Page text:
Summer Students Internships:
The NLSI offers annual Summer Internships to gifted high school and college students. This is an opportunity to work with scientists and engineers in any of our national teams. The Internship is typically during the summer and lasts for 10 weeks. The students are offered fellowships up to $5K and an opportunity of a lifetime.
The NLSI partnered with the Maryland Space Grant consortium to double the number of our summer internships.
If you are interested, contact our director of Education and Public Outreach for further information.
Journey through the Universe:
The NASA Lunar Science Institute is partnering with the Journey through the Universe team for an annual two-week EPO program.
The NLSI’s involvement in classrooms, public venues, and teacher professional development extends into the communities throughout the country with the help of the “Journey through the Universe” program.
Journey through the Universe is a national science education initiative that engages entire communities—students, teachers, families, and the public—using education in the Earth and space sciences and space exploration to inspire and educate. Journey through the Universe is a program of the National Center for Earth and Space Science Education, which facilitates Journey events in ten communities across the country.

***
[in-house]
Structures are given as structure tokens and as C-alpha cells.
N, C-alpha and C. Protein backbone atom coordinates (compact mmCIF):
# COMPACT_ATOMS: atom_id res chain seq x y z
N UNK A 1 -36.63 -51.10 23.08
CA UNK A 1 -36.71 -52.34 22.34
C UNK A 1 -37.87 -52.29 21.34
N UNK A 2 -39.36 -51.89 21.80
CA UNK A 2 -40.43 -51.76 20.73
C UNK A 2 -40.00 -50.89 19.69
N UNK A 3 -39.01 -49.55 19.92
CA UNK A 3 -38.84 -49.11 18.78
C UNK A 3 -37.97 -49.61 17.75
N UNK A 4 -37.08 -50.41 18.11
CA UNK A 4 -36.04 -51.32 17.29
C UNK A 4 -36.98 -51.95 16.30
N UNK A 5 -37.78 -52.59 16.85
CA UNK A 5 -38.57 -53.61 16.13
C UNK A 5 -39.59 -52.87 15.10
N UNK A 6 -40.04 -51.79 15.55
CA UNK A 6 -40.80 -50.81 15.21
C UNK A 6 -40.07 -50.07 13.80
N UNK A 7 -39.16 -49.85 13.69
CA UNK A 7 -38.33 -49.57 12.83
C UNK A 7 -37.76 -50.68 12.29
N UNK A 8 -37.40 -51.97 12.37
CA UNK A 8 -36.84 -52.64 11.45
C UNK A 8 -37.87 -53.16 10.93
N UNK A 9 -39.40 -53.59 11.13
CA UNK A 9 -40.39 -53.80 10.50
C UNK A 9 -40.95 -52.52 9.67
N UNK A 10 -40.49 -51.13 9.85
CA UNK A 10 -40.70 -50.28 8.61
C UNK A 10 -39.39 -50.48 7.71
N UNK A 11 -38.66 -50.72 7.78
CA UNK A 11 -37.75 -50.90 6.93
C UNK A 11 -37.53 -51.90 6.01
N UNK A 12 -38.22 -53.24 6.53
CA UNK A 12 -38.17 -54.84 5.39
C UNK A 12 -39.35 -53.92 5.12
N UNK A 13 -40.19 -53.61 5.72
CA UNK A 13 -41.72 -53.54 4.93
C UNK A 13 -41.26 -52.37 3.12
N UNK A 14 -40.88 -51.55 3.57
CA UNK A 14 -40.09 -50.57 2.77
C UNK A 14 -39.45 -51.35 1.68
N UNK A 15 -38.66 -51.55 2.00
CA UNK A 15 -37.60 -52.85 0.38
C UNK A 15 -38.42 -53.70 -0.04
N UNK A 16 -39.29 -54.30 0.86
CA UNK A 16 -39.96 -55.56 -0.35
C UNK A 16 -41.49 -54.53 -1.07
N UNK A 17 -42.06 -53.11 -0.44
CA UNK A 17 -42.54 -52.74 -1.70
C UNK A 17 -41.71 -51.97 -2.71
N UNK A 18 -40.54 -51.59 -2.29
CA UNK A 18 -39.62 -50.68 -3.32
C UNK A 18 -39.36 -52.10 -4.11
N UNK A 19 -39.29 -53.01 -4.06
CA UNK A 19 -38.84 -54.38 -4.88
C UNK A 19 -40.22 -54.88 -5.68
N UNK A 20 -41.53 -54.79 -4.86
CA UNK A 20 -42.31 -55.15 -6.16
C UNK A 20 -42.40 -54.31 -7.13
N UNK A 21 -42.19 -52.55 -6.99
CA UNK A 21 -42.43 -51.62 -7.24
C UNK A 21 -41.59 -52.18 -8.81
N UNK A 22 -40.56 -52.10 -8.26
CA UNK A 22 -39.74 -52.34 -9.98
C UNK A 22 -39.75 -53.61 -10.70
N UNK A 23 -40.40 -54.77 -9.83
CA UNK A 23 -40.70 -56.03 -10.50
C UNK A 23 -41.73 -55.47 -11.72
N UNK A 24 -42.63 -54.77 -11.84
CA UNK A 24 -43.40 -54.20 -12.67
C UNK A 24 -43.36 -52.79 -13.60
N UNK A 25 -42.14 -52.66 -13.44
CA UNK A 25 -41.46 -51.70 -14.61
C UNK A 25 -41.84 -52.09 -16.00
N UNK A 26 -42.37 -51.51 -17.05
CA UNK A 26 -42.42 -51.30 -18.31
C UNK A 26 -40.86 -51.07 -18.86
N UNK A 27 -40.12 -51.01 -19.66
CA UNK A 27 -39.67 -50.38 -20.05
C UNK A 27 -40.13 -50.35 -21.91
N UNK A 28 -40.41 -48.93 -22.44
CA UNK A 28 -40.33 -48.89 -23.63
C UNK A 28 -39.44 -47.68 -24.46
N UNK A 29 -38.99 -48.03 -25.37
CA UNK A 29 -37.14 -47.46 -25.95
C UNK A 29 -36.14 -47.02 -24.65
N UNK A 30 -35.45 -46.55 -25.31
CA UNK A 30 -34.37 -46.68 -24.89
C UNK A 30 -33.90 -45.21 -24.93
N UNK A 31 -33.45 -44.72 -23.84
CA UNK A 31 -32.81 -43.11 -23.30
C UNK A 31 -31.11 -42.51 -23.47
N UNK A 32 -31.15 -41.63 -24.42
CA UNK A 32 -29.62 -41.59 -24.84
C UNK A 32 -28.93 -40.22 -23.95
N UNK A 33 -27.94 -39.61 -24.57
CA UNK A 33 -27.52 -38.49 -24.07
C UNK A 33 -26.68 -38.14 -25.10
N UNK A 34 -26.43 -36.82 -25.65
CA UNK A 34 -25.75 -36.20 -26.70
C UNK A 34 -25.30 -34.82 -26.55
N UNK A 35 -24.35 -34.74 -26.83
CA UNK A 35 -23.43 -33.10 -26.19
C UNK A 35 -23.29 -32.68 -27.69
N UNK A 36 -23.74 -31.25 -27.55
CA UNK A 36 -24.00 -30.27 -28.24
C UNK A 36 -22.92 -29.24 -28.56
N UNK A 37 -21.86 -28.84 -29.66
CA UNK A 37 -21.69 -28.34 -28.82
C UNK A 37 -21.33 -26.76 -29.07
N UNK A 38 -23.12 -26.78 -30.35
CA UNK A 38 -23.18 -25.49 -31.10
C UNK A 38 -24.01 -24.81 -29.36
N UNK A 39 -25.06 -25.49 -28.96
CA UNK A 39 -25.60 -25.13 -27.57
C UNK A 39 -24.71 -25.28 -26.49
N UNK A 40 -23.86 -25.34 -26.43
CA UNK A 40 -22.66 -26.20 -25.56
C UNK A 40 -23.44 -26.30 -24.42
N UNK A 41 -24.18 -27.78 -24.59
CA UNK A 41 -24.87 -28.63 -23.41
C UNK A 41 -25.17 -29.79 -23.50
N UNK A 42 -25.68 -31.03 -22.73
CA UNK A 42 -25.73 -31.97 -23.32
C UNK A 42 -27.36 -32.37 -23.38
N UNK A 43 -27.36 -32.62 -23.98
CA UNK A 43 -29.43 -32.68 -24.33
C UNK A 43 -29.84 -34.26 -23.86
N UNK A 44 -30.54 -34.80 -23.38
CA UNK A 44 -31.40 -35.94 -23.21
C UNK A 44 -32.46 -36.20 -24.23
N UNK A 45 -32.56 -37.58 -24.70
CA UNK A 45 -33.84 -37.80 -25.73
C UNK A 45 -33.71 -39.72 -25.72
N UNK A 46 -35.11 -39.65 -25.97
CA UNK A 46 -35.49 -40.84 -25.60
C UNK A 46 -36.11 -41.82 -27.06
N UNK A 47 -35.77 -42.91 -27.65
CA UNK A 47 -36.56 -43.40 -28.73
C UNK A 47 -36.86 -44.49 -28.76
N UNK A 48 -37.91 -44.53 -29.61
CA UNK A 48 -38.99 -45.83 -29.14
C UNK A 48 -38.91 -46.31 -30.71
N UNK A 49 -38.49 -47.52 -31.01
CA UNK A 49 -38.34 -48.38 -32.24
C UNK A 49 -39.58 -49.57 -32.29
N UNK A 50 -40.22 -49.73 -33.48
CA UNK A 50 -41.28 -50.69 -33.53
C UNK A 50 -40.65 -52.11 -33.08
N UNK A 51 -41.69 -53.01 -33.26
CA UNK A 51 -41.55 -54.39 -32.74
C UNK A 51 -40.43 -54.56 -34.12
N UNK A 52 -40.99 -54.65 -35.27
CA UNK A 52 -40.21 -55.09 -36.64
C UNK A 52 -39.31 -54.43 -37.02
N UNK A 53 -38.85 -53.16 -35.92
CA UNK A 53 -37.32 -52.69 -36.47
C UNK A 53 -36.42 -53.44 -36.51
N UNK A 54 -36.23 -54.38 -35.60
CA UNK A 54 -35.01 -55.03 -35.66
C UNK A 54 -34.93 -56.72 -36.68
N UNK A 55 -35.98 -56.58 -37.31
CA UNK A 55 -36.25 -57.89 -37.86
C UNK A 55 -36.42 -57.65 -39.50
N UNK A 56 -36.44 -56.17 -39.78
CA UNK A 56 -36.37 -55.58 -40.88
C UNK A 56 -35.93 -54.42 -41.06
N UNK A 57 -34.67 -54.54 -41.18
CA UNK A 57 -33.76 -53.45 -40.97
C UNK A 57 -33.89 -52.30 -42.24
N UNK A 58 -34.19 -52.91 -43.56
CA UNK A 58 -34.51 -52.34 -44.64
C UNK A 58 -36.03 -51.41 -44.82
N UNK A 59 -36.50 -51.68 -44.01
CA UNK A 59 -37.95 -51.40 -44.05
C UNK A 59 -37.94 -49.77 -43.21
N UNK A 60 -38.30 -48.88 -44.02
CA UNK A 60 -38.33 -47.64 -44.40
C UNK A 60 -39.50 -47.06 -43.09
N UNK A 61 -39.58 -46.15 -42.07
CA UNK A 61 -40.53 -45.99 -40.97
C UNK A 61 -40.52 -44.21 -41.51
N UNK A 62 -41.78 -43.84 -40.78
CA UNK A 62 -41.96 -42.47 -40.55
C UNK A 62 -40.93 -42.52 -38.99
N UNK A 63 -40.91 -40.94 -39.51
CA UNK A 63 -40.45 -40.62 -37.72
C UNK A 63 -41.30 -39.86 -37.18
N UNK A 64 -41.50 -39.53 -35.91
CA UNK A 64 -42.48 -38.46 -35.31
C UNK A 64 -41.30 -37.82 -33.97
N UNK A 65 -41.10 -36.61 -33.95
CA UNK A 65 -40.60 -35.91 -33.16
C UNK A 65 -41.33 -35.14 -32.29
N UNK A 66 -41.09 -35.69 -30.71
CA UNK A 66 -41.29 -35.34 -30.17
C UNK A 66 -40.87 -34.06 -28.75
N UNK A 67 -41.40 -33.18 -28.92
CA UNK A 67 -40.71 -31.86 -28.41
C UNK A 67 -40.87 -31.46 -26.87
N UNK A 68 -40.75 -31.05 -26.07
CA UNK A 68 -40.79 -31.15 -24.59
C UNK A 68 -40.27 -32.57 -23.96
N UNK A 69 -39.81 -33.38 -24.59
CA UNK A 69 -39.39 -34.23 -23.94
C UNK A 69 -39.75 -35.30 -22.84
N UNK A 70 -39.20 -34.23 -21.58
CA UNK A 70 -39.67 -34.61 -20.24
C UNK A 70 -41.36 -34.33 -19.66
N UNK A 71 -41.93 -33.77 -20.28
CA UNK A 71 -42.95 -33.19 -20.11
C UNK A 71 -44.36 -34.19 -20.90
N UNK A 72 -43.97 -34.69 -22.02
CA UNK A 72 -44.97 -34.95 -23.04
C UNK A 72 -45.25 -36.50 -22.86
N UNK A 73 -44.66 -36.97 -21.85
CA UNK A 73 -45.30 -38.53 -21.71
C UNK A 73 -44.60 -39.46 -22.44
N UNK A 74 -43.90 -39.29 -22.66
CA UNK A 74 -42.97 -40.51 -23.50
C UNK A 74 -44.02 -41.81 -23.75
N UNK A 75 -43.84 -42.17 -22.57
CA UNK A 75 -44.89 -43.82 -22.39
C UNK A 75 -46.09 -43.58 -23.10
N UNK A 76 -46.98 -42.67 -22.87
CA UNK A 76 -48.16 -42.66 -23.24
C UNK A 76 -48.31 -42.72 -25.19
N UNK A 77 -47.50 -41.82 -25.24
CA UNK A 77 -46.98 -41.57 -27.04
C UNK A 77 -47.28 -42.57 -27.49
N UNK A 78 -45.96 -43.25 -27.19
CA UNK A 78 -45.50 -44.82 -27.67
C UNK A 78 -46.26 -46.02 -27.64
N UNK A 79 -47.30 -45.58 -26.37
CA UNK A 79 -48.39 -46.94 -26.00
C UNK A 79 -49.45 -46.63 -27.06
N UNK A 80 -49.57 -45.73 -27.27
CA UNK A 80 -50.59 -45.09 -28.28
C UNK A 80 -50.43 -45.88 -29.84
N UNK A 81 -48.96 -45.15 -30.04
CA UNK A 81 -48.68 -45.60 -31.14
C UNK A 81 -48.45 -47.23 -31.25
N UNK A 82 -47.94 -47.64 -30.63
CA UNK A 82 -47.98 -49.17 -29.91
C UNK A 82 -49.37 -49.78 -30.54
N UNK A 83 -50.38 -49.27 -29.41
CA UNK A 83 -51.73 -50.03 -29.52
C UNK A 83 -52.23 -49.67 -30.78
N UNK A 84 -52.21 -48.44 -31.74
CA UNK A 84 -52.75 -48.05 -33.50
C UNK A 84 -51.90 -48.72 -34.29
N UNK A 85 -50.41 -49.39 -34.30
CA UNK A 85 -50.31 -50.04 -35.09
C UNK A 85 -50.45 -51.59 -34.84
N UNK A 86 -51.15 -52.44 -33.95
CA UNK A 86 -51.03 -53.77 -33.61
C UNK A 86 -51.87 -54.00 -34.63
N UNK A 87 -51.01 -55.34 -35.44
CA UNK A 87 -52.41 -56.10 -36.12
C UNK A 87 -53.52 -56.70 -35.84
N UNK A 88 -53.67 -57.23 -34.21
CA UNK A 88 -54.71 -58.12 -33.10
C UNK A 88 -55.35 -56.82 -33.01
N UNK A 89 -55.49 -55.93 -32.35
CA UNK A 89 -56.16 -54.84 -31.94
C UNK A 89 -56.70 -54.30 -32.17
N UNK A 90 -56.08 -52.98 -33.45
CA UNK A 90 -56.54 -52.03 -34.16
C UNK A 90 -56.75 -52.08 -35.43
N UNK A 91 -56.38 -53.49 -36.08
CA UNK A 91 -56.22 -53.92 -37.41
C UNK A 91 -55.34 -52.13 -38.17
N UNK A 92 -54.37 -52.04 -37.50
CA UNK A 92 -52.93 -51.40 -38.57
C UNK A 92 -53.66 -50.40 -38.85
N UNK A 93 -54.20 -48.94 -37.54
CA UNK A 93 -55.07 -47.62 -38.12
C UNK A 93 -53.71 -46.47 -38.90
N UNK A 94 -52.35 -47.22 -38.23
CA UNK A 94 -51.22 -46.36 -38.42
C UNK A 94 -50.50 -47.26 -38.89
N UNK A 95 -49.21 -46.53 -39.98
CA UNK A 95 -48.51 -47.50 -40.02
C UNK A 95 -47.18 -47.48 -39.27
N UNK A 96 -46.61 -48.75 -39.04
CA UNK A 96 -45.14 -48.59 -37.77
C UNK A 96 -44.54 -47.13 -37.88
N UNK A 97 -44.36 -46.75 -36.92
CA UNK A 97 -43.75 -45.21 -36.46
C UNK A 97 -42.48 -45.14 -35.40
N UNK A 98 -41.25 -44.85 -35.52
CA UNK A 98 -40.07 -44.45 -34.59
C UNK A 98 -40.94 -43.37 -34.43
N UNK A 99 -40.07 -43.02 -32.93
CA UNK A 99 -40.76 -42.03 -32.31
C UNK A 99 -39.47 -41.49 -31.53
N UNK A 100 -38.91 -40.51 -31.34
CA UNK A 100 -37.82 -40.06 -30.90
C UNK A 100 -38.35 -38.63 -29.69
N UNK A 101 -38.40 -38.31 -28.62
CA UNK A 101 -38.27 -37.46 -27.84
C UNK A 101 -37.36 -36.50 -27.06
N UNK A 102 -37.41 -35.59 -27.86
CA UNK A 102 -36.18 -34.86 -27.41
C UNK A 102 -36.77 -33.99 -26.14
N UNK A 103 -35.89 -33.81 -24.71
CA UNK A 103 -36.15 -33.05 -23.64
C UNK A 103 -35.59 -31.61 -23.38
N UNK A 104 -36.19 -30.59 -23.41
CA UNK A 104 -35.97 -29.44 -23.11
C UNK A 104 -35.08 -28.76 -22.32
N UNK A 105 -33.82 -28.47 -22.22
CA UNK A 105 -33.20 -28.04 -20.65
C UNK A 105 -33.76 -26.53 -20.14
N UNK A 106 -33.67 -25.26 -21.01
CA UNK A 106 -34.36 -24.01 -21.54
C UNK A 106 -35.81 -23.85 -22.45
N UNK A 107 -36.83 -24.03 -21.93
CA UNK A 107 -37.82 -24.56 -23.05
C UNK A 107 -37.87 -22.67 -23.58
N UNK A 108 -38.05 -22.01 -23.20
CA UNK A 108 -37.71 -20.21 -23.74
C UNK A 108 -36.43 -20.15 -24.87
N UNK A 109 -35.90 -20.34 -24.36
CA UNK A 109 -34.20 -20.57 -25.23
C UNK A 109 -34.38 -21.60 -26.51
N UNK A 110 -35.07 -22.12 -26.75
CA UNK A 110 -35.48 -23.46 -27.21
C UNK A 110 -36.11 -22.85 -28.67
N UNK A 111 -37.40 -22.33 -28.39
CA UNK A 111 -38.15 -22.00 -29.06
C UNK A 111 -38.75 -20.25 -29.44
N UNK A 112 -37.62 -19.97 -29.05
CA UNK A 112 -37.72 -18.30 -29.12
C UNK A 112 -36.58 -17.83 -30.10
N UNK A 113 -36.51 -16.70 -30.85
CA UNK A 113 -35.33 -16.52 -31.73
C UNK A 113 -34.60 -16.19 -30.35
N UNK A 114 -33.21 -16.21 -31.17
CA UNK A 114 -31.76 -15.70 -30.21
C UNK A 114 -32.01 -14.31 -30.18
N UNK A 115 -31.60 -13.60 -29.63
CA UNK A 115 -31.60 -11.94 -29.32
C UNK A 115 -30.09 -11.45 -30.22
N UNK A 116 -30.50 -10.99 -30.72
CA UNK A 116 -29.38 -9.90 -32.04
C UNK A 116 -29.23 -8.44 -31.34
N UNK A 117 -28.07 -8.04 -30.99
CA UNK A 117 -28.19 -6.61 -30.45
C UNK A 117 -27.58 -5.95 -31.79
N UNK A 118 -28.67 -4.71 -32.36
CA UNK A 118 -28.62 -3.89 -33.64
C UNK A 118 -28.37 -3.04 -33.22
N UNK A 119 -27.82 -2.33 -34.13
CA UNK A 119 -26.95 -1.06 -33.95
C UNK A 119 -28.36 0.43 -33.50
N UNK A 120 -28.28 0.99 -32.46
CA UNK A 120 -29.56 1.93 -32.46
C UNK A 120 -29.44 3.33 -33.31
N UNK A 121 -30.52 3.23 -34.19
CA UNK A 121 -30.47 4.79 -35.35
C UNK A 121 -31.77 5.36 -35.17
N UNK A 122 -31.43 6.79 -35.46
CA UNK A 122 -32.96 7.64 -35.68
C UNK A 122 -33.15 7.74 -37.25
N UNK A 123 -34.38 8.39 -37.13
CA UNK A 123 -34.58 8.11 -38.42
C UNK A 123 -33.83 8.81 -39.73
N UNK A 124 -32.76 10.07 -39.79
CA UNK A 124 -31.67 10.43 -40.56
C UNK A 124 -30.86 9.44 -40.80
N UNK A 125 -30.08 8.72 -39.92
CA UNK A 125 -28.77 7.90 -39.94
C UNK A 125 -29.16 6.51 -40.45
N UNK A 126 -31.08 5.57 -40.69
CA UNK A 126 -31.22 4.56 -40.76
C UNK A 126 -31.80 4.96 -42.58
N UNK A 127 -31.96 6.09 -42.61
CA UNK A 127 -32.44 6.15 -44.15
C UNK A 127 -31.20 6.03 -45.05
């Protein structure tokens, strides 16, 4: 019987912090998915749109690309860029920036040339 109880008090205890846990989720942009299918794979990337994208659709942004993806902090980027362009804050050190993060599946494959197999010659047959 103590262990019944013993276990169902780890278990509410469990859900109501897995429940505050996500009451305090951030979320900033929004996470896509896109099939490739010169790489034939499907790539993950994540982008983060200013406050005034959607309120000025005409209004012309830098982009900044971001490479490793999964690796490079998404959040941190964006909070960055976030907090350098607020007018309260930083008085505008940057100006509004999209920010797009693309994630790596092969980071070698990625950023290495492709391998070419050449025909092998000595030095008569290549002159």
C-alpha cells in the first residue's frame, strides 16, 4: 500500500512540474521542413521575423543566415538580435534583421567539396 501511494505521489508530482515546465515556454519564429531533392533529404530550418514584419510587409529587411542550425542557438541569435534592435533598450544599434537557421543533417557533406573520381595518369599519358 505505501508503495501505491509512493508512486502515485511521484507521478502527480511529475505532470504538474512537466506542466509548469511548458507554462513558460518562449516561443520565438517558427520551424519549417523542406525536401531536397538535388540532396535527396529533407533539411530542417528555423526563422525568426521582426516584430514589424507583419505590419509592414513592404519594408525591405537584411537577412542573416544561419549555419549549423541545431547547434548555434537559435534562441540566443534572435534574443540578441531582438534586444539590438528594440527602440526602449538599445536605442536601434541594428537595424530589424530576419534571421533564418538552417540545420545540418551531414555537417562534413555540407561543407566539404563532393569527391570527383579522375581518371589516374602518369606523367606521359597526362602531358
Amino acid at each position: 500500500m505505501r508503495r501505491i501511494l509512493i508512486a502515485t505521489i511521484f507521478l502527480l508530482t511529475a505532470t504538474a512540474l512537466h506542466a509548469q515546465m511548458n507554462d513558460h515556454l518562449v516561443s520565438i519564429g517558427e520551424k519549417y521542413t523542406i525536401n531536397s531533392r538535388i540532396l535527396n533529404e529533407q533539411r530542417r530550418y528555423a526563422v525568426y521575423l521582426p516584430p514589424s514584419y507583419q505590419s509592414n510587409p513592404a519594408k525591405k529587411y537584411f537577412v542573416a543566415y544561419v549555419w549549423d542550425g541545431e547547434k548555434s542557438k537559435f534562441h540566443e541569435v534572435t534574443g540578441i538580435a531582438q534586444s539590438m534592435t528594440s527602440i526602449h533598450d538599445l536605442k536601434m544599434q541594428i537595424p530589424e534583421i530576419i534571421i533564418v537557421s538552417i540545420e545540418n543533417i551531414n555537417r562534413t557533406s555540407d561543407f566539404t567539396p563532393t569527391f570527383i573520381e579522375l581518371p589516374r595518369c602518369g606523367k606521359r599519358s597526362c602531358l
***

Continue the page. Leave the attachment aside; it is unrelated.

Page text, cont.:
This Journey program typically runs in February-March and it includes an astronomer workshop, a teacher workshop, and a master teacher training session.
Through audience participation, the family science events provide a family learning experience in exciting human space flight, Earth and space science subjects that are connected to the curriculum.
K-12 Education Modules training is provided during the educator workshops. These Modules include content overviews; inquiry-based, hands-on activities; assessment rubrics and resource listings.
The heart of the program is a full week in which 48 astronomy educators (lunar scientists, astronomers and observatory engineers) are sent into classrooms to explain to over 8,000 K-12 students how they are exploring the universe. Classroom visits by these astronomy educators are designed to provide students with standards-based science content, allow students to personally interact with scientists and engineers, and inspire students to further their education in the areas of science, technology, engineering and mathematics.